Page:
Other Thoughts

One of our focus areas when building websites for clients is not only how the end user will experience the site, but how our clients will be able to manage the backend and have a tool that serves their ongoing needs. We rely on a few different Content Management Systems (CMSs) to provide this backend infrastructure, and choose the platform according to client needs. But what are all of these systems and why do we choose one over the other? We begin by explaining WordPress.

The majority of our portfolio pieces are WordPress-based sites. These range from Big Tomorrow and Forest Climate Connect to The Intersection and Friends of China Camp.

Pros:

  • WordPress is free and open source, and has built a strong community around it
    The fact that WordPress.org is open source means that anyone can download and use the core completely for FREE. This access opens a world of possibilities for developers to test, bend, create and share all things WordPress.
  • Ultimate creative flexibility (for developers in particular) 
    Again, because it’s open source, we have granular control over the structure and style of any WordPress-based websites. This allows us to take highly customized designs and translate them into pixel perfect websites.
  • Great visual editor + a customizable and flexible backend  
    The basic visual editor is what WordPress originally became known. Not only is it super easy to edit content, it’s also easy for us as developers to refine the backend experience to suit your specific needs. We have the ability to create custom post types, custom fields, and define a range of content pieces that help keep everything organized perfectly. At Mangrove, we prefer to build the website backend in a straightforward, yet detailed manner so there’s limited chance of “breaking” anything on the site as client edits are made. With WordPress we have much more control over how the backend is set up when compared to a proprietary system like Squarespace or Shopify.
  • Plugins allow us to build further
    WordPress plugins, or add-on modules, exist for nearly everything you can imagine. This doesn’t mean they should be used in excess (in fact, we recommend a limited approach), but there are particular plugins which allow us to extend our development reach in an efficient and cost-effective way. Some of our favorite plugins include Gravity Forms, Advanced Custom Fields, and WooCommerce.
  • WordPress is SEO Friendly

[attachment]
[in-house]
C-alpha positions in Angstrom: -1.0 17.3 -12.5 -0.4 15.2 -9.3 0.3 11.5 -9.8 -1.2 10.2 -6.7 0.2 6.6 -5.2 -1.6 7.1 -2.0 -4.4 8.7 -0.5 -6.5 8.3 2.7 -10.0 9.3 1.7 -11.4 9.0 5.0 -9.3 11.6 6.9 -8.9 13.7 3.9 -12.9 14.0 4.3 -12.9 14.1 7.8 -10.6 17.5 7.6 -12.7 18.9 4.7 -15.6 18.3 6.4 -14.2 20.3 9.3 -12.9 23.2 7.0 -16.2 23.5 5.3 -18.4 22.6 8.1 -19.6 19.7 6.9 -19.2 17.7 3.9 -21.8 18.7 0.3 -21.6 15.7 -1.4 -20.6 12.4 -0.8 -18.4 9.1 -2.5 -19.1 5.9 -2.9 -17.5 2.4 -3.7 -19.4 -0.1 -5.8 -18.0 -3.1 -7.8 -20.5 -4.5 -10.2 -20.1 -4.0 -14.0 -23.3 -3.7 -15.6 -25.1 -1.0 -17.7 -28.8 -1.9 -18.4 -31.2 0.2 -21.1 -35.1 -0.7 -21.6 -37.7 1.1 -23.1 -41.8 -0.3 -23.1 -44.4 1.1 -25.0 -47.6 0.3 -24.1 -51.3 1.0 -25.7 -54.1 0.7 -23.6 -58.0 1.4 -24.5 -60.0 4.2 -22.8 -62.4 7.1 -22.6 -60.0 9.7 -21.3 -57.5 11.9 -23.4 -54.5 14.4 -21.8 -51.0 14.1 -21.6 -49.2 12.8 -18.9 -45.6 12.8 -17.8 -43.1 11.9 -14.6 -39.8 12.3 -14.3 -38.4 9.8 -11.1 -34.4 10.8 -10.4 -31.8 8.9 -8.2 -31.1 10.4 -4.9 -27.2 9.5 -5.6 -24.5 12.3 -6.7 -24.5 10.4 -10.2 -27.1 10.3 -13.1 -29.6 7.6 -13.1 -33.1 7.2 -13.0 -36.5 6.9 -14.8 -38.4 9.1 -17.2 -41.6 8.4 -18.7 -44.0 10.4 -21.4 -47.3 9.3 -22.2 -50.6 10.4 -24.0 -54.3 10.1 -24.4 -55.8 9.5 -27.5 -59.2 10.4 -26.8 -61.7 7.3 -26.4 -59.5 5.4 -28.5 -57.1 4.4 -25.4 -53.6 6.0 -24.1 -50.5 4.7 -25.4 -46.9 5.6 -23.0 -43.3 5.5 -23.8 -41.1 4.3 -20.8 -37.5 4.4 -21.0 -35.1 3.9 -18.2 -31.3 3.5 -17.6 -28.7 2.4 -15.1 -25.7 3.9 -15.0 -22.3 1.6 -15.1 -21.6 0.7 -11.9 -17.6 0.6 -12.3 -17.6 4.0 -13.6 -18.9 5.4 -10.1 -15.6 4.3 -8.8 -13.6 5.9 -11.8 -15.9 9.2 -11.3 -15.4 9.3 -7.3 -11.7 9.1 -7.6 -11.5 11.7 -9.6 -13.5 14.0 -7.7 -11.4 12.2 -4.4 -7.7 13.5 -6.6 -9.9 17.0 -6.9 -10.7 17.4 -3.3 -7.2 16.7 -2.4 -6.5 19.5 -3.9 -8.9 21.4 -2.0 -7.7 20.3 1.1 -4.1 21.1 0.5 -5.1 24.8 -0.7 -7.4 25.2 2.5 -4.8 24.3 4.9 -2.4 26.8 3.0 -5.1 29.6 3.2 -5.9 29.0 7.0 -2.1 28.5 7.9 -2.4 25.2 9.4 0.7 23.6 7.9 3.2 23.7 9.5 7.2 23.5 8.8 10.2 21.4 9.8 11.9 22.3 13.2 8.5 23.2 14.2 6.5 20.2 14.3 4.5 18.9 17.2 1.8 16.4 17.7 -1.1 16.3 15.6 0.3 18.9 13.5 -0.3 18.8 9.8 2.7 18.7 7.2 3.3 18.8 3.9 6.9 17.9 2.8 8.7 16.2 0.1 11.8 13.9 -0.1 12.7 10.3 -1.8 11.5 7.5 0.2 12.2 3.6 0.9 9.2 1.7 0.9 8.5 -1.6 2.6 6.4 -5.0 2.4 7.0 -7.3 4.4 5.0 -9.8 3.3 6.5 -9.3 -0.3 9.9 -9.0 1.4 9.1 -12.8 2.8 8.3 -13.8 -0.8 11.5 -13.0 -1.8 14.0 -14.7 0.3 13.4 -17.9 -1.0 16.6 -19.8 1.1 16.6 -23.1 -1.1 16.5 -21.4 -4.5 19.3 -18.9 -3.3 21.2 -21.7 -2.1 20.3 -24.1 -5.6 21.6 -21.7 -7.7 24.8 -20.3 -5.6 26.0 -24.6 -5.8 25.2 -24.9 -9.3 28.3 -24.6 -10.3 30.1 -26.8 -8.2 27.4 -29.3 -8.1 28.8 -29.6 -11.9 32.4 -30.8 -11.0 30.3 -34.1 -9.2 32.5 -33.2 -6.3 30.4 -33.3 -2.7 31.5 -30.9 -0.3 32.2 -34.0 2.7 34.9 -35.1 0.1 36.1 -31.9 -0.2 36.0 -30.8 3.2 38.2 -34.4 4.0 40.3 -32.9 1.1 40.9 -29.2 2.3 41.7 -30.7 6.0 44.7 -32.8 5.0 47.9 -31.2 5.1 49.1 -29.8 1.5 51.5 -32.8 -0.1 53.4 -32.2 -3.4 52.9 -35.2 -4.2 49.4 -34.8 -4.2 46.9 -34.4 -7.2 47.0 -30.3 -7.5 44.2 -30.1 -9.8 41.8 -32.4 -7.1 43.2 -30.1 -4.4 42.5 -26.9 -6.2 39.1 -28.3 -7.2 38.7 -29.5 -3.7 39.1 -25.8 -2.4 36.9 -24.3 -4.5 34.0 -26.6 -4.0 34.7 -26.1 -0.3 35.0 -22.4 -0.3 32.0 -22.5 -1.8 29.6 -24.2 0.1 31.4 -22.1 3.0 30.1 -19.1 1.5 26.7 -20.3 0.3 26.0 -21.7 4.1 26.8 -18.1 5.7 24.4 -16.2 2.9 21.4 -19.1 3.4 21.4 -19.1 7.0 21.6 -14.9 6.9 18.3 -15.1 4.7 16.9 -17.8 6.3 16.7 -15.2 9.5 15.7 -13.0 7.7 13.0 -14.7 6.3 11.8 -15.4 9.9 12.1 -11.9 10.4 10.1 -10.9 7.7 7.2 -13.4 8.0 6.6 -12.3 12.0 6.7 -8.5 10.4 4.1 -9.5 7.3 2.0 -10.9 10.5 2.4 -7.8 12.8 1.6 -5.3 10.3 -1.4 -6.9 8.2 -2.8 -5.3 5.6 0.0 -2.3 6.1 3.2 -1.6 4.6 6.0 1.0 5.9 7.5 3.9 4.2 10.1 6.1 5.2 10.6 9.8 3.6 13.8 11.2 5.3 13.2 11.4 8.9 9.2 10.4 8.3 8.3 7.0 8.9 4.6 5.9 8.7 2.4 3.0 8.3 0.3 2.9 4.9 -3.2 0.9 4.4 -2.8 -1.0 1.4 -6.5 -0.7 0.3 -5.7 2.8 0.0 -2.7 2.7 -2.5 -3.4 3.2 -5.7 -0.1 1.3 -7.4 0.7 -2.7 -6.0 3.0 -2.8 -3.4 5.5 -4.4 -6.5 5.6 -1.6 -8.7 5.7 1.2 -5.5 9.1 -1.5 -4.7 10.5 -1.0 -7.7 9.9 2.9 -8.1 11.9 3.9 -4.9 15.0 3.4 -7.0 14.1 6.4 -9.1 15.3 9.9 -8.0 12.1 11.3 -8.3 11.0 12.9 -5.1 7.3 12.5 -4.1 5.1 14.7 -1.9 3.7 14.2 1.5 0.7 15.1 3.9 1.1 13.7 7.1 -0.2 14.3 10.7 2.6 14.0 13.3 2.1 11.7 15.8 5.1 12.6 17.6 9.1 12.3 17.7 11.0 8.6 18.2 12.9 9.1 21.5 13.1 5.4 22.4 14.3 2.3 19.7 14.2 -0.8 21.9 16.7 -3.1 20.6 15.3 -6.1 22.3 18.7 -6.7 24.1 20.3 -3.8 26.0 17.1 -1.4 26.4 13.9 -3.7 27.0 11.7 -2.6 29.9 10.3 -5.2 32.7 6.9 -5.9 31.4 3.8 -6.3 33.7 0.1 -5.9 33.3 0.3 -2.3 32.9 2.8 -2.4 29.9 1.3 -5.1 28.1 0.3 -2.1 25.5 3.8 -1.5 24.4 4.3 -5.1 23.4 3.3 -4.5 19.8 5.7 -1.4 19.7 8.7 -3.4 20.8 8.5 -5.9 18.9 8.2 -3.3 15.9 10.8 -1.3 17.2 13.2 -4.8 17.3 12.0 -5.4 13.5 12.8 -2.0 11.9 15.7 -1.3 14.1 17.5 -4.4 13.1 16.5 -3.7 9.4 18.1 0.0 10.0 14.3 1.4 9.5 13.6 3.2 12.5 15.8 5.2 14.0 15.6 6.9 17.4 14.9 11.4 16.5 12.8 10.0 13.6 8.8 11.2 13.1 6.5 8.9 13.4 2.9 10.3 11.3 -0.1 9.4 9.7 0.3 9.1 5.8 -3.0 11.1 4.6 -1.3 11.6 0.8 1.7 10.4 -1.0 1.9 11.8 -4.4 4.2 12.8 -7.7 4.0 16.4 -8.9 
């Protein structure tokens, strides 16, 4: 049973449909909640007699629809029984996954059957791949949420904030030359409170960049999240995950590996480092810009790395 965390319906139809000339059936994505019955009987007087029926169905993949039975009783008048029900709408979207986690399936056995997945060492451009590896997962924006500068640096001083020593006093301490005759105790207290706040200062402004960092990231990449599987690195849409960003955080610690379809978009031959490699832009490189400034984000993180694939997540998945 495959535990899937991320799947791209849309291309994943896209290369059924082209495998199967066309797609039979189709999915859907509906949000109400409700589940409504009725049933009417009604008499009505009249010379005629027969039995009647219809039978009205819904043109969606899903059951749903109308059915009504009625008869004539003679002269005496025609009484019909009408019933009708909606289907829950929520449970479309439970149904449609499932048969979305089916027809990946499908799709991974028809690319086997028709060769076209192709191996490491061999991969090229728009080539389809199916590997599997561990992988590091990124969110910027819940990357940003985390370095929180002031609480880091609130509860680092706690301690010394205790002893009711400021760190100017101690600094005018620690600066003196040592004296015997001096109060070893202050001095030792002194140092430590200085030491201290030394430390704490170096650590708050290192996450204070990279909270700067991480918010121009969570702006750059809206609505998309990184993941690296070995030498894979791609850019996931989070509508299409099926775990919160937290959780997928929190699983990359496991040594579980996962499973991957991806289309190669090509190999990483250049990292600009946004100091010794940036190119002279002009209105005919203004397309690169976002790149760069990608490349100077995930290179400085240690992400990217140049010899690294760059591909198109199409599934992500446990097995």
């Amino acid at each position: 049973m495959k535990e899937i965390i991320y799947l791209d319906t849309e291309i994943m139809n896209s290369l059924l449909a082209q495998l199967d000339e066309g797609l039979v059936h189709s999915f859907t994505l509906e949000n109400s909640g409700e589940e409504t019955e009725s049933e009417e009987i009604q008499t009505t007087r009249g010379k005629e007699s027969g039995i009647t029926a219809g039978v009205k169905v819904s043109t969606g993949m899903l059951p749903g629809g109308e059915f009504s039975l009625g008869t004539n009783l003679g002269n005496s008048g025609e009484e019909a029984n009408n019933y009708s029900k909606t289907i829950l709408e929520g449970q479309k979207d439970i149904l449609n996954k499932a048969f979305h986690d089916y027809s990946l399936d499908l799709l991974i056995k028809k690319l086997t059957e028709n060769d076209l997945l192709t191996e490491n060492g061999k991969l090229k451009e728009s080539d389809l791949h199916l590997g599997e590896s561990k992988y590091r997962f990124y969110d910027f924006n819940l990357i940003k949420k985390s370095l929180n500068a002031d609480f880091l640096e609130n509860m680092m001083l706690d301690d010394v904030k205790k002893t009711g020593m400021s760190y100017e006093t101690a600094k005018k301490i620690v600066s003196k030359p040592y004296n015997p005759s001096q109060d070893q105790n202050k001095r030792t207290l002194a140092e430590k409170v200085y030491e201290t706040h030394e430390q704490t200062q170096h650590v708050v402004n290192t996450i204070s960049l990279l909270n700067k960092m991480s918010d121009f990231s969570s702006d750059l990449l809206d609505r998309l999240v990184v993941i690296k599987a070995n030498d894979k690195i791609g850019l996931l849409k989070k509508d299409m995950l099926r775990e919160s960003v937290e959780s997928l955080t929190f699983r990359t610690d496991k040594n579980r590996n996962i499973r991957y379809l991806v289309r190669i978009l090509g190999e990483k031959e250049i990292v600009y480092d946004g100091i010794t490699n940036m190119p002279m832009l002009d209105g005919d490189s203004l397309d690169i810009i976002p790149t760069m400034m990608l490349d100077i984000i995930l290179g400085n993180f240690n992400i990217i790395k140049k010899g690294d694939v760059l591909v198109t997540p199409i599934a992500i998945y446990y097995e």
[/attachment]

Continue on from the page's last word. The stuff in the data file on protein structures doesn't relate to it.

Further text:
WordPress structures websites in an “SEO-Friendly” way, basically using Search Engine Optimization best practices at its core. This includes the way WordPress organizes content, internal links, and permalinks (the url you see in your browser) to ensure maximum searchability. In addition, there are a few great SEO plugins such as the All-In-One SEO Pack and Google XML Sitemaps that can give you an extra SEO boost.
  • Backups are easy to configure 
    It’s easy to create ongoing WP backups, especially on the right host (e.g., WPEngine provides nightly backups and one-click reverting). We always configure weekly database backups that are emailed to us for safekeeping should things go awry. Note: Revision history can be utilized for safer editing (although they are not foolproof—revisions do not always cover all editable fields and shouldn’t be relied on blindly).

Cons:

  • Security is the number one drawback of WordPress. Because it’s so widely used, it’s become a major target of hack attempts. However, the good news is that the WP core team keeps a close eye and releases security patches often. The best way to safeguard against these attacks is to update on a regular basis (or have us help you out with maintenance).
  • Even though WordPress is very flexible, it still has limits—for larger projects with complex member interactions and other advanced functionality, it often makes sense to build a completely customized platform. In this case we would recommend one of our partner organizations to make sure you’re in the right hands.

 

Who we recommend it for:

  • Clients who want customized design and backend flexibility.
  • Clients who will update their site frequently.
  • Clients with sites that may continue to expand or if more complex functionality is anticipated down the road.
  • Some e-commerce sites (depending on the requirements).

With WordPress’s flexibility, it’s usually our “go-to.” WordPress has repeatedly proven to be the perfect tool for small to large.

updated, March 2016